A person lacking internal feelings of self-worth feels a need for honor from others. The greater the lack of self-esteem, the greater the need for the validation of one’s self-worth through the approval of others.
When a person feels sad because someone did not show him respect or give him approval, he can say to himself, “What will I really gain if this person does show me respect or does approve of me? What do I really lose by his insulting me?” The answer is: Nothing! Both honor and humiliation are very temporary states, and rarely make practical differences in our lives. So why upset yourself because someone failed to honor you? If a person will internalize the truth of this concept, he will never feel sad about lack of honor or approval.
The true Indian sets no price upon either his property or his labor. His generosity is limited only by his strength and ability. He regards it as an honor to be selected for a difficult or dangerous service, and would think it shameful to ask for any reward, saying rather: “Let the person I serve express his thanks according to his own bringing up and his sense of honor.”
Many are the natures of men, various their manners of living, yet a straight path is always the right one; and lessons deeply taught lead man to paths of righteousness; reverence, I say, is wisdom and by its grace transfigures - so that we seek virtue with a right judgment. From all of this springs honor bringing ageless glory into Man’s life. Oh, a mighty quest is the hunting out of virtue.
Surely, if we considered detraction to be bred of envy, nested only in deficient minds, we should find that the applauding of virtue would win us far more honor than the seeking slyly to disparage it. That would show we loved what we commended, while this tells the world we grudge at what we want in ourselves.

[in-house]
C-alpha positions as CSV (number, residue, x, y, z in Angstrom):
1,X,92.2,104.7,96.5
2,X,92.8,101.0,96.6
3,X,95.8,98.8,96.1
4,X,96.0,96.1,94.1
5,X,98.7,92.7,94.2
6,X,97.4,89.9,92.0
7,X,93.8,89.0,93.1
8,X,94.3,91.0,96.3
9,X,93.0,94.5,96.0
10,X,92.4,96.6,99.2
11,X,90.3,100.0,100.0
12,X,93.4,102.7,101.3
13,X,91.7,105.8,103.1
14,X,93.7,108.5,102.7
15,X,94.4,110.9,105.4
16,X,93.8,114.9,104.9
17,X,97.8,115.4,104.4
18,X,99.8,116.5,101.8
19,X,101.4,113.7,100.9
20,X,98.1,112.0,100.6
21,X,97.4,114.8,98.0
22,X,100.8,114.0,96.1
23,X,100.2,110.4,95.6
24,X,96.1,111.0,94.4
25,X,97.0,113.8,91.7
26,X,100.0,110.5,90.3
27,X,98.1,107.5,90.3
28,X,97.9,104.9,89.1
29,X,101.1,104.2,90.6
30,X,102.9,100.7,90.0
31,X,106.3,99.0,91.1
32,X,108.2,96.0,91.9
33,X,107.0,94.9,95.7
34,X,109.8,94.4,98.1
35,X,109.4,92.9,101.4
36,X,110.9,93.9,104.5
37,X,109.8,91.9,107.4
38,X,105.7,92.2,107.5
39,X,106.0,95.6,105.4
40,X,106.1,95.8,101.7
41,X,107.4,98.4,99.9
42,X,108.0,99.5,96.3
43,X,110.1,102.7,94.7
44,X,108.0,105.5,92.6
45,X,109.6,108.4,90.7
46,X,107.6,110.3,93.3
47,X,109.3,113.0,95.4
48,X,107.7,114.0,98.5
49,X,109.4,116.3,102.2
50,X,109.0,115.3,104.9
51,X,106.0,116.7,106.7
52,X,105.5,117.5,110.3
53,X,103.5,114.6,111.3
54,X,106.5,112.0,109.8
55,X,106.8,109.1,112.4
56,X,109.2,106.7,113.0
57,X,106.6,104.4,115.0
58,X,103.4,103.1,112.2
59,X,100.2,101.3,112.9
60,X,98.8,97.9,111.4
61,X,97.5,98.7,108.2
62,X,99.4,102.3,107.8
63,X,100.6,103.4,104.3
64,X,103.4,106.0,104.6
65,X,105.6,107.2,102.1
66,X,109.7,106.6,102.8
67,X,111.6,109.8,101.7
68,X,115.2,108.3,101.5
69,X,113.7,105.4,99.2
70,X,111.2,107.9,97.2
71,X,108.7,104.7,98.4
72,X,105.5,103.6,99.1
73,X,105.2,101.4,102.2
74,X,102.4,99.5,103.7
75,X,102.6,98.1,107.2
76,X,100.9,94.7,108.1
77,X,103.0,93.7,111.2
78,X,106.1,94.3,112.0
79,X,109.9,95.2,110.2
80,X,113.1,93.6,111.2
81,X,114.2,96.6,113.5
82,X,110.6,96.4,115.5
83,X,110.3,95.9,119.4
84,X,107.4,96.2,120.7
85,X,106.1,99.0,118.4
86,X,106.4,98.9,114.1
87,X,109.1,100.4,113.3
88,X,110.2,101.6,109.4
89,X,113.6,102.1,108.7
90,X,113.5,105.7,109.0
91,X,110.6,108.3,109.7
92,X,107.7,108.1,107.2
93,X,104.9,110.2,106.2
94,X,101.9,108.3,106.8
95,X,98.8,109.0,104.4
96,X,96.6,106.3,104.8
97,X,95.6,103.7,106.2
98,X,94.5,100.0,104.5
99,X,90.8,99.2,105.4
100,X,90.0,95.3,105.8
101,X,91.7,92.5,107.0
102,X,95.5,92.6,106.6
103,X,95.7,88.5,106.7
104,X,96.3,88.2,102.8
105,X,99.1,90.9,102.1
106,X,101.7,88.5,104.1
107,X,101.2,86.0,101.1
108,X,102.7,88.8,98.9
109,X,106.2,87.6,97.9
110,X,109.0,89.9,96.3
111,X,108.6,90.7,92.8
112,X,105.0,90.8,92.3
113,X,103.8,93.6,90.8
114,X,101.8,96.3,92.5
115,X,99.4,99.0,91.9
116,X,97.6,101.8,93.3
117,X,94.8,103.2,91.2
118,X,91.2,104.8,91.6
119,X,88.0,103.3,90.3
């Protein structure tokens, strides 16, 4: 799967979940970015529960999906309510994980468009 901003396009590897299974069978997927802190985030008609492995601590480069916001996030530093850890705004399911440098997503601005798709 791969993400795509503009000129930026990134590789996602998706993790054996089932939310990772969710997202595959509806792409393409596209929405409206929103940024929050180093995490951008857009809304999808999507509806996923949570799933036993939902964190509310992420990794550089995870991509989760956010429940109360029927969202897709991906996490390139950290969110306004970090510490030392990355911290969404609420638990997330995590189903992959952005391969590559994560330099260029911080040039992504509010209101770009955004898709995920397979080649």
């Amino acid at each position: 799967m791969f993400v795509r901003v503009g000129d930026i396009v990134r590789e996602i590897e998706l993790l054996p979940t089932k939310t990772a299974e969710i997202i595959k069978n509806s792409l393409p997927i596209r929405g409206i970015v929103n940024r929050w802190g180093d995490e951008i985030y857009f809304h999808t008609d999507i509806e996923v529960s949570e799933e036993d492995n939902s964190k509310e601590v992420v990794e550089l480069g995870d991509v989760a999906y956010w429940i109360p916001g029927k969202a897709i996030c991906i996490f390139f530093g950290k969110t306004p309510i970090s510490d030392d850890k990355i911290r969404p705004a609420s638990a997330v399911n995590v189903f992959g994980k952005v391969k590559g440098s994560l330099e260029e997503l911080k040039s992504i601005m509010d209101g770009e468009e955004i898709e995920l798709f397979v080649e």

Our best hope for the future is that the intellect - the scientific spirit, reason - should in time establish a dictatorship over the human mind. The very nature of reason is a guarantee that it would not fail to concede to human emotions, and to all that is determined by them, the position to which they are entitled. But the common pressure exercised by such a domination of reason would prove to be the strongest unifying force among men, and would prepare the way for further unifications. Whatever, like the ban laid upon thought by religion, opposes such a development is a danger for the future of mankind.
Suffering has the ability to weaken one’s desires. It can separate a person from cleaving to material matters. When one is in the midst of suffering, he can see it is possible for him to live without gratifying his desires, and without honor and approval. Little by little, he becomes free from those things he was previously bound to. His suffering can help him open his eyes to see his true self and internal wealth.
What may be called “club-opinion” is one of the very strongest forces in life. The thief must not steal from other thieves; the gambler must pay his gambling-debts, though he pay no other debts in the world. The code of honor of fashionable society has throughout history been full of permissions as well as of vetoes, the only reason for following either of which is that so we best serve one of our social selves.